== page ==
Sometimes the English is bad enough that it makes me wonder if I have understood the French, thinking "Huh, did I miss something here?"

    It's frustrating when the English is so bad that we have to guess how to "translate" a French sentence that we understand. It's awful for the many here who are not native English speakers; they are being taught bad English while they study French.

    It encourages the false idea that learning a foreign language is all about vocabulary but not grammar and idiom, and the ridiculous notion that you can map things word for word. If you read the comments frequently you will find hundreds of cases where a confused student is trying to force English structure onto French.

    It makes us question whether the given French is idiomatic. The answer is usually yes, but the native French speakers do find things that are poorly phrased or even wrong.

    It's bad form for a company whose mission is teaching language. They should be embarrassed.

    I would agree that nit-picking the English, which happens a lot, is pointless. But I strongly disagree with your implication that even grotesque translations are ok.


    I think the biggest problem is the inflexibility when Duolingo insists on its own bizarre wording and rejects more natural, accurate alternatives. My most irritating experience was with the the frequently repeated exercise, "Elle est définitivement française." Duolingo insists that this is rendered in English as "she is definitely French." ("Certainly" is rejected). So when I came to an exercise to translate into French, "she is definitely French" my response was, "Elle est définitivement française" WRONG! said Duo. The "correct" answer is "elle est certainement française". I reported it and dare say I'll get notified in a week or so so that my "suggestion" has been accepted but yes, interaction with Duolingo can be extremely frustrating. I just have to remind myself that the person behind it all is Al Gore-Rythmn, the world's leading exponent of the law of unintended consequences.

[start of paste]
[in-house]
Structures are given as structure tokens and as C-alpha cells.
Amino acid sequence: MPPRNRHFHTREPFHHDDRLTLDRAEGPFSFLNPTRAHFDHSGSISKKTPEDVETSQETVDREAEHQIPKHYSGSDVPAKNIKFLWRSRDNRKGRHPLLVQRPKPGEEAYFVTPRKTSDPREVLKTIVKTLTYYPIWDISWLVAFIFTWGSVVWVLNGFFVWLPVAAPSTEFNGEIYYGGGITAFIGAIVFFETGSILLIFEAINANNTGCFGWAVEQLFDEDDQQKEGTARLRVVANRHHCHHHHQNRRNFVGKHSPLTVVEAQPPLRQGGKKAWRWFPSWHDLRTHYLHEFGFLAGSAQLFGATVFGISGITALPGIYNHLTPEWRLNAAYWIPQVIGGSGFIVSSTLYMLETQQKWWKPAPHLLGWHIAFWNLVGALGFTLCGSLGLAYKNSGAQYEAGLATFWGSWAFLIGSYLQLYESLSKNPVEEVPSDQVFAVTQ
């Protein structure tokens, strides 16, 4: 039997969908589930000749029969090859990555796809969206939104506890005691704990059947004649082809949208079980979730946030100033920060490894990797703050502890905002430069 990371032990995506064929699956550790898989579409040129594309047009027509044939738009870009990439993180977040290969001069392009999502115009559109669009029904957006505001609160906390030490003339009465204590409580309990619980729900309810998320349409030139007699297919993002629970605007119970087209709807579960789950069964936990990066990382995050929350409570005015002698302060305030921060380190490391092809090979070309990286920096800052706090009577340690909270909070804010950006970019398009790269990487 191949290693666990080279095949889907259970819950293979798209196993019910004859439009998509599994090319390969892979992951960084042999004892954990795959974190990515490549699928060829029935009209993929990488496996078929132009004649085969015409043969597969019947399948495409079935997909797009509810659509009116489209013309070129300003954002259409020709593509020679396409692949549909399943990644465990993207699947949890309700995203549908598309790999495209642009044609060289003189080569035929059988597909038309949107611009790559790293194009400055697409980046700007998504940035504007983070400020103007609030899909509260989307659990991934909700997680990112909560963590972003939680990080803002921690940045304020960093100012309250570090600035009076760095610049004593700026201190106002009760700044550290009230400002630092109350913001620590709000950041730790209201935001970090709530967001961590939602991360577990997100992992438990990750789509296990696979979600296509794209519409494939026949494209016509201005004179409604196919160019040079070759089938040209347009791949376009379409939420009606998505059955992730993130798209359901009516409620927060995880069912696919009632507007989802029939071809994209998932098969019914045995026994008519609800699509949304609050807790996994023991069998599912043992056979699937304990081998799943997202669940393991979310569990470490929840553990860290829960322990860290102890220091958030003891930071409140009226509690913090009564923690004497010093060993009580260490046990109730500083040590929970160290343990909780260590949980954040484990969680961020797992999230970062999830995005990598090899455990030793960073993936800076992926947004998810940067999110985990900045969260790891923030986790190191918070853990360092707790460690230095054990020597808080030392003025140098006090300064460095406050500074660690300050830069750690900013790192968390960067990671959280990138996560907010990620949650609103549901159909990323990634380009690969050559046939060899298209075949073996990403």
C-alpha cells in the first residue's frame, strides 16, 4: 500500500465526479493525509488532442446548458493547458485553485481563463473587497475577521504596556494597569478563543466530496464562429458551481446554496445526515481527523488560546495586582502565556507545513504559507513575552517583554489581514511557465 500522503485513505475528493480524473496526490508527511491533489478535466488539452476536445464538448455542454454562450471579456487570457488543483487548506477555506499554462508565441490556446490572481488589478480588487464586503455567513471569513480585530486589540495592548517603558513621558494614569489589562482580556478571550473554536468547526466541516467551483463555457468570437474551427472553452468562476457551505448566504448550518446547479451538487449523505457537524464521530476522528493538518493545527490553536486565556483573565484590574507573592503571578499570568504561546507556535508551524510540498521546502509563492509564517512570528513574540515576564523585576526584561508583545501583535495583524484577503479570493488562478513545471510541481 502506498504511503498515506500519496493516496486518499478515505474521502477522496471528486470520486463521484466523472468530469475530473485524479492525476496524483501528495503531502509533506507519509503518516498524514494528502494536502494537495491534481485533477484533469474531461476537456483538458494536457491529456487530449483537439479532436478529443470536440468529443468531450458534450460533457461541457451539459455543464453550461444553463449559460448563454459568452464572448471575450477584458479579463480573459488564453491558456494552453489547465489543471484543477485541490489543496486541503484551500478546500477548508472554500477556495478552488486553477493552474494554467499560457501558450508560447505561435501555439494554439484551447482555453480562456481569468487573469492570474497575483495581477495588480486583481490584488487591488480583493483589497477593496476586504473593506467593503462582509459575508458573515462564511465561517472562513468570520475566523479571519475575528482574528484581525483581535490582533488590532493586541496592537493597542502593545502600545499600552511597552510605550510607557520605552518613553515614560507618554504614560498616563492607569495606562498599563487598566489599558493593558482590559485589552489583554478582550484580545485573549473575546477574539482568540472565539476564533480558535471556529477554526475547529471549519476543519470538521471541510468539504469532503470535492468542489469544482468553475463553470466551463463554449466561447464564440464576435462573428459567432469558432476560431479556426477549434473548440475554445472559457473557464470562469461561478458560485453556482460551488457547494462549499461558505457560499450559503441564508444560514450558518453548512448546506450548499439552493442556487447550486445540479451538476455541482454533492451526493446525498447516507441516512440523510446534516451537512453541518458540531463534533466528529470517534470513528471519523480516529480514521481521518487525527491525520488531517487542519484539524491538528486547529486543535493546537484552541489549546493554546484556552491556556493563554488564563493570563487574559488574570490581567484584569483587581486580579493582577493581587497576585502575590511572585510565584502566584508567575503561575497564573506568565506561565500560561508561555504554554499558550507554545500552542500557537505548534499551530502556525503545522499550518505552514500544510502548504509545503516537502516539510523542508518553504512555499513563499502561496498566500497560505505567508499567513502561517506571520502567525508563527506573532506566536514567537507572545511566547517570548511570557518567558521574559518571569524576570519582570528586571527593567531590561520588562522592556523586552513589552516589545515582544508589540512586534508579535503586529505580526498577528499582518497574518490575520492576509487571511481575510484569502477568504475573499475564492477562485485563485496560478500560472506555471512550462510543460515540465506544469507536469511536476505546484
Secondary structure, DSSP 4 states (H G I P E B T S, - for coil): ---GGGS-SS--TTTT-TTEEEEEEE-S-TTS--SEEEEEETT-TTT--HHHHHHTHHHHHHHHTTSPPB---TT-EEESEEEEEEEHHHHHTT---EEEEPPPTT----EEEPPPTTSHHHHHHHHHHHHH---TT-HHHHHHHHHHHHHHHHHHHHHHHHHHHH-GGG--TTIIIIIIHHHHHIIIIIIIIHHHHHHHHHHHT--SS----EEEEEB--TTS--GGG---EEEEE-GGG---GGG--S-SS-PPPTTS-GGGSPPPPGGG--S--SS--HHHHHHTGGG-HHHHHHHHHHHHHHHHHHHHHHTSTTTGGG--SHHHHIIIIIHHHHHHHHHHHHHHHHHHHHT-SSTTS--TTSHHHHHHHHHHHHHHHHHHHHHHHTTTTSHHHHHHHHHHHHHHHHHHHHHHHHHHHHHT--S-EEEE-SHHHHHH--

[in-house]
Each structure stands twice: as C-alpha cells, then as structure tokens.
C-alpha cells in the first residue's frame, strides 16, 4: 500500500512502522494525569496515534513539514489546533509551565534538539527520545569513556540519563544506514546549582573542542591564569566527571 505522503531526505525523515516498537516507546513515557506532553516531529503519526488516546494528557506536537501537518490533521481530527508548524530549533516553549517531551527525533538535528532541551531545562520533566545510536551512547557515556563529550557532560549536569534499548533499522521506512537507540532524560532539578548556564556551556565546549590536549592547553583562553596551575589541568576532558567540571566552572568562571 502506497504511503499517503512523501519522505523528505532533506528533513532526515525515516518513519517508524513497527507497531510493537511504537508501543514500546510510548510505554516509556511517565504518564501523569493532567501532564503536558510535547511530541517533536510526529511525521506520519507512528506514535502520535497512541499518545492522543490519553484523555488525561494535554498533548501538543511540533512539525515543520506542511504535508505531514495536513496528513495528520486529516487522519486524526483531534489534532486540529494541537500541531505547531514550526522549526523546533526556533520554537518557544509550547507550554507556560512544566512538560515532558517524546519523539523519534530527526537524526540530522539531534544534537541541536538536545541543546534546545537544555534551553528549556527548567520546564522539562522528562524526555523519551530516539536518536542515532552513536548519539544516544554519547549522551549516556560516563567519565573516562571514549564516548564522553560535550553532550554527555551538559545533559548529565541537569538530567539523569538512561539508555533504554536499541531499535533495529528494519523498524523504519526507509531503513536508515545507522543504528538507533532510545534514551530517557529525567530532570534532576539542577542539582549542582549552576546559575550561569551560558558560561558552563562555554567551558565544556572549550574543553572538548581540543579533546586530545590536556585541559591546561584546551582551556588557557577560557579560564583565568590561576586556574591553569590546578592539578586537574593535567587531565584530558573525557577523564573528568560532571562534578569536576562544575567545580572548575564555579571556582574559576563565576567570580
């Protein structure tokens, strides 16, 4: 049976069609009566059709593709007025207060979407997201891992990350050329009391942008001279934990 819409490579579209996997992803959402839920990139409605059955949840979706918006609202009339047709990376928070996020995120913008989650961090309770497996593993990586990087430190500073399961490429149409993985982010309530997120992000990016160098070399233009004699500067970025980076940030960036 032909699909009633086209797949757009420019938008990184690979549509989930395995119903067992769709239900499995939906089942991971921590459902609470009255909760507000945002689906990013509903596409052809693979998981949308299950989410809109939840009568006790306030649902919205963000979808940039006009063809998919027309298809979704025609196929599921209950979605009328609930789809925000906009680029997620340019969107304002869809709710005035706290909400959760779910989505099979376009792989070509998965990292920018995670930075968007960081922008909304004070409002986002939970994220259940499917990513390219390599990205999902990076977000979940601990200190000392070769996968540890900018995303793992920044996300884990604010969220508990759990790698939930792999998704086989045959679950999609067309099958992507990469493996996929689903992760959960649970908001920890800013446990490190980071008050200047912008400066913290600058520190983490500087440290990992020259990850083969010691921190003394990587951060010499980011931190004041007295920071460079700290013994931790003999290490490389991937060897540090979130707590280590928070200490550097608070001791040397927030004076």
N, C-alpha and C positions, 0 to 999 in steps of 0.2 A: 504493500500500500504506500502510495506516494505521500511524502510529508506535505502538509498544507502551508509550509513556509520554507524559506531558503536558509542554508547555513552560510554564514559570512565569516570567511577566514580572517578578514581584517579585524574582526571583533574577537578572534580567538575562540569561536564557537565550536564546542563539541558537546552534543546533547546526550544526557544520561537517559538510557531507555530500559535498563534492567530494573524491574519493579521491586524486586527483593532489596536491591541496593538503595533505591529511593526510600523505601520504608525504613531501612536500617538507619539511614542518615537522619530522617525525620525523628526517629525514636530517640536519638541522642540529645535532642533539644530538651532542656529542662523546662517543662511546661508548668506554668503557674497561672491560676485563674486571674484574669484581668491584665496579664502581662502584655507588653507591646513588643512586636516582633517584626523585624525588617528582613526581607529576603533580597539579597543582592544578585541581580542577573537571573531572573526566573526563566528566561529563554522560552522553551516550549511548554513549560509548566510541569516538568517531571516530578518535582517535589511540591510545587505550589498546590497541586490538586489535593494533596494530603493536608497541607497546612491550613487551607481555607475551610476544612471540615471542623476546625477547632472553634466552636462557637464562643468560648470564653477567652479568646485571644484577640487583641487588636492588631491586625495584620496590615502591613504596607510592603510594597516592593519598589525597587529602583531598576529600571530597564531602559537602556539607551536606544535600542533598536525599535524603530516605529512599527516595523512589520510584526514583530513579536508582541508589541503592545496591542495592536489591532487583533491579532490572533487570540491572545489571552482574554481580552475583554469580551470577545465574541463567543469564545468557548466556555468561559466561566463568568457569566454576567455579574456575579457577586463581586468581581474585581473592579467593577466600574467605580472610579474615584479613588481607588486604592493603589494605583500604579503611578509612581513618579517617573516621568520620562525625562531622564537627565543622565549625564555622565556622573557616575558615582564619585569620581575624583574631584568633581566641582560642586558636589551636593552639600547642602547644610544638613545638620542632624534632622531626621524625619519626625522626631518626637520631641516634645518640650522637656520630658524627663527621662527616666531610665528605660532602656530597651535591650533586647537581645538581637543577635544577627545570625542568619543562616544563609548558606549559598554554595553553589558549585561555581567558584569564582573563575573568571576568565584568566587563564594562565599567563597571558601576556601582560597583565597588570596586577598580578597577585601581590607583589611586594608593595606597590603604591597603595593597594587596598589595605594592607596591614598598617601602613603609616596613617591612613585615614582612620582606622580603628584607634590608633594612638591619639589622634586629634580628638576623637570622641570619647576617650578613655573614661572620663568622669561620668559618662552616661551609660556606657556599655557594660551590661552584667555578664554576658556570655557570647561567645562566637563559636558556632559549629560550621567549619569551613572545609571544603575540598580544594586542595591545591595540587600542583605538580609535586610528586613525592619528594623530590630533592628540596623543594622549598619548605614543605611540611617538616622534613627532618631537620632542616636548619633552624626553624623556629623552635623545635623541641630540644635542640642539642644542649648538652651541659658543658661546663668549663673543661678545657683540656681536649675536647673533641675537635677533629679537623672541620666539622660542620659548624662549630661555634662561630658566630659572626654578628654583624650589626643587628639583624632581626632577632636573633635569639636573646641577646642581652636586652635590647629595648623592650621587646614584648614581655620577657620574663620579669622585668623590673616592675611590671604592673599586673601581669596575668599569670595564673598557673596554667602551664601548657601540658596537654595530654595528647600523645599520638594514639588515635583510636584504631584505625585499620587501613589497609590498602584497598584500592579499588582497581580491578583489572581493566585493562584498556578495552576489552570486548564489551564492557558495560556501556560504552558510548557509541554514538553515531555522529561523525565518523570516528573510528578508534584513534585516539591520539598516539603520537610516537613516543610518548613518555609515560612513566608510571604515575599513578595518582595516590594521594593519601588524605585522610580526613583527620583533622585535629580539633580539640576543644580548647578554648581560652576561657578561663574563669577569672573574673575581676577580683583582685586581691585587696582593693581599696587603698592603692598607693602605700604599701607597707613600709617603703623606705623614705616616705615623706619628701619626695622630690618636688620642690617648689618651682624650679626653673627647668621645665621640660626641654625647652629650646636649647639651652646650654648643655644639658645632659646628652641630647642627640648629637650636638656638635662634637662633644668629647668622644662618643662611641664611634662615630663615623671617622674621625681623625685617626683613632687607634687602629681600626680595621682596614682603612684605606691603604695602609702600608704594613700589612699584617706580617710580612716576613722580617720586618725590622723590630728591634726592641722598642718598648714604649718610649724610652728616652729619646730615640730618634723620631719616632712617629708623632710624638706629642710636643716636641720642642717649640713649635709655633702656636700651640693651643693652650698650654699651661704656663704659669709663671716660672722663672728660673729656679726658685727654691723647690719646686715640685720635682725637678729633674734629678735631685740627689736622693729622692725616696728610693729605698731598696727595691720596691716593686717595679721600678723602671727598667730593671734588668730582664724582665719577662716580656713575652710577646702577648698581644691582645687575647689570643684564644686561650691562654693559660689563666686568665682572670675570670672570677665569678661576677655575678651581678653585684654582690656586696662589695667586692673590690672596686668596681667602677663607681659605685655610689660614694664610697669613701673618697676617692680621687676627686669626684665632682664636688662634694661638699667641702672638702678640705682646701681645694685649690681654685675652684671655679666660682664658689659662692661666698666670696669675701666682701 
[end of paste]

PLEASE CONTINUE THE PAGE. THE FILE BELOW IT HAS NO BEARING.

Yeah, algorithms and tables. Someday maybe computers will do well with natural language, but that is far harder than was generally thought 50 years ago. Not gonna happen in my lifetime.